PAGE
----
Finished Coetzee's Youth this morning. The book, though fictional, is a sort of memoir and part two in his looking back on his early years. John's disenchantment with his job at IBM closely mirrors Coetzee's own and mine too, which is why despite his sleeping with practically every woman he encountered (and then couching it in existential angst rather than plain old desire), I looked upon him with benevolence, because I could at least empathise with the technical versus life of the mind bit of it.
Some of the statements were extraordinary, and I am certain it is those that are pointers to Coetzee's coruscating intelligence, the aspect of his personality that has made this not very writerly person garner two Bookers and (one) Nobel.
But the book was also a relief for me. Because if a person racked by the extremities of self-doubt can end up being a successful (and how!!) writer, there is hope for me still. There are long passages in which Coetzee, through John, questions his credentials of even aspiring to be a wordsmith, and the spark of creative inspiration. To be fair, Coetzee is not a wordsmith. You don't read his books to get dazzled by the quality of the writing (which is fine, because that makes him more approachable in a way). What Coetzee offers you, rather, are insights so sharp that you are left singing in appreciation.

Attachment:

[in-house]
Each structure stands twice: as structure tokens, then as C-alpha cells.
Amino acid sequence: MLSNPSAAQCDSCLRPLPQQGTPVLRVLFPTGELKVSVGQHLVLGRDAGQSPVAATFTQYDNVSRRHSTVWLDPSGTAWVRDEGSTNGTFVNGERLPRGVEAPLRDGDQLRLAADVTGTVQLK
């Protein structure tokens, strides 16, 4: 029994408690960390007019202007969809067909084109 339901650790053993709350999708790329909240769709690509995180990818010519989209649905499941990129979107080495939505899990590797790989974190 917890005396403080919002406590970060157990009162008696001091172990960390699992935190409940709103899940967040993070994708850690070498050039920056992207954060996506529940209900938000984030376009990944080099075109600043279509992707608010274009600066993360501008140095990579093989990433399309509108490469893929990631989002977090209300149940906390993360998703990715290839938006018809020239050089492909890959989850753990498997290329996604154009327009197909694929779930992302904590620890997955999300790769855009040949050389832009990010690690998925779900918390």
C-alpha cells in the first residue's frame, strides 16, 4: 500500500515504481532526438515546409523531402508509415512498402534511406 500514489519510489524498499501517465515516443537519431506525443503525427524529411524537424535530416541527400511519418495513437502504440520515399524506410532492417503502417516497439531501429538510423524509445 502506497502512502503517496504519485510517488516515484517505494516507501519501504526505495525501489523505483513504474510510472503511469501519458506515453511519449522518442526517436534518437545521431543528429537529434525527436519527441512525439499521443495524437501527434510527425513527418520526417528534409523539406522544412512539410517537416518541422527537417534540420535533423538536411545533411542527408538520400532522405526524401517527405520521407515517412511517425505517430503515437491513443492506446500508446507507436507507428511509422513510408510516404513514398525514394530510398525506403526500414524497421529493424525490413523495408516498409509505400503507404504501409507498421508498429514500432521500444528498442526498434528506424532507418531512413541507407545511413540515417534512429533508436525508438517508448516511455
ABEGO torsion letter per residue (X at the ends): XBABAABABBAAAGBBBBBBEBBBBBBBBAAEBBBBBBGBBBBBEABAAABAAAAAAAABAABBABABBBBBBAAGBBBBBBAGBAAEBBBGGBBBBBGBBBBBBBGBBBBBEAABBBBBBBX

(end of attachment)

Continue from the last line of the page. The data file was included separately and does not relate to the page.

Next on to Graham Greene's End of the Affair, which I haven't read still. It begins with this saying by Leon Bloy:
Man has places in his heart which do not yet exist, and into them enters suffering in order that they may have existence.
Chilling, and if I may be allowed to become John myself for a bit, what does one need to do, what depths does one plumb, to come up with prose so exquiste, so exact, so damn hurting in its truth?